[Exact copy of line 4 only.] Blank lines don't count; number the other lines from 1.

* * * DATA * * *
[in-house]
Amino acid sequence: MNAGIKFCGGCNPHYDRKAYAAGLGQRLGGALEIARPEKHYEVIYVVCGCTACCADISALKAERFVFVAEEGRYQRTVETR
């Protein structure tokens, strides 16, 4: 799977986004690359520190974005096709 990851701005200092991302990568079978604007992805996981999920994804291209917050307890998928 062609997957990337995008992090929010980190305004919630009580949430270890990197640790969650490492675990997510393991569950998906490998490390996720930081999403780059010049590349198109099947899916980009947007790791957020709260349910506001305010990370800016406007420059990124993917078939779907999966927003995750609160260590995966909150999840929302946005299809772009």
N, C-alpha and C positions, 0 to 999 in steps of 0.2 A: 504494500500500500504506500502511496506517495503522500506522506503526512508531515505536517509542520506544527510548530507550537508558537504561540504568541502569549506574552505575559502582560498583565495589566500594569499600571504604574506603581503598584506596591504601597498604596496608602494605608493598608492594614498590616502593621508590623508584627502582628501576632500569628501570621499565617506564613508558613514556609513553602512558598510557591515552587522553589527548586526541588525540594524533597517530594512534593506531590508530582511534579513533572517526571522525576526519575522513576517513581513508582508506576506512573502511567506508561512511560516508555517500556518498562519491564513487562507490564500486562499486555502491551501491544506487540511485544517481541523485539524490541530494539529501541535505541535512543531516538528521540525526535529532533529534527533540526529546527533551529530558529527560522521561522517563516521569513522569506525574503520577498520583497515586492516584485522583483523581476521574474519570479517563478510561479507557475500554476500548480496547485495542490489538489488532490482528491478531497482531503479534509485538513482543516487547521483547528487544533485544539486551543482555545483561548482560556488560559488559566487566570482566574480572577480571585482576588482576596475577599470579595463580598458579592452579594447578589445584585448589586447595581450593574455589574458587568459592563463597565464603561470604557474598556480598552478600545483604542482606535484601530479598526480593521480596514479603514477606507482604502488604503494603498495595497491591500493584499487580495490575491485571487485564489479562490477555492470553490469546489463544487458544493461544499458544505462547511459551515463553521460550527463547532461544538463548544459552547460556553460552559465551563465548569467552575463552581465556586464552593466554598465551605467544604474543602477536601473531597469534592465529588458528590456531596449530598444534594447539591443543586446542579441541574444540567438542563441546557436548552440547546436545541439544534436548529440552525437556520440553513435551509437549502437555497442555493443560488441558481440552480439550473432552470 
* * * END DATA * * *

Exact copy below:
N, C-alpha and C positions, 0 to 999 in steps of 0.2 A: 504494500500500500504506500502511496506517495503522500506522506503526512508531515505536517509542520506544527510548530507550537508558537504561540504568541502569549506574552505575559502582560498583565495589566500594569499600571504604574506603581503598584506596591504601597498604596496608602494605608493598608492594614498590616502593621508590623508584627502582628501576632500569628501570621499565617506564613508558613514556609513553602512558598510557591515552587522553589527548586526541588525540594524533597517530594512534593506531590508530582511534579513533572517526571522525576526519575522513576517513581513508582508506576506512573502511567506508561512511560516508555517500556518498562519491564513487562507490564500486562499486555502491551501491544506487540511485544517481541523485539524490541530494539529501541535505541535512543531516538528521540525526535529532533529534527533540526529546527533551529530558529527560522521561522517563516521569513522569506525574503520577498520583497515586492516584485522583483523581476521574474519570479517563478510561479507557475500554476500548480496547485495542490489538489488532490482528491478531497482531503479534509485538513482543516487547521483547528487544533485544539486551543482555545483561548482560556488560559488559566487566570482566574480572577480571585482576588482576596475577599470579595463580598458579592452579594447578589445584585448589586447595581450593574455589574458587568459592563463597565464603561470604557474598556480598552478600545483604542482606535484601530479598526480593521480596514479603514477606507482604502488604503494603498495595497491591500493584499487580495490575491485571487485564489479562490477555492470553490469546489463544487458544493461544499458544505462547511459551515463553521460550527463547532461544538463548544459552547460556553460552559465551563465548569467552575463552581465556586464552593466554598465551605467544604474543602477536601473531597469534592465529588458528590456531596449530598444534594447539591443543586446542579441541574444540567438542563441546557436548552440547546436545541439544534436548529440552525437556520440553513435551509437549502437555497442555493443560488441558481440552480439550473432552470 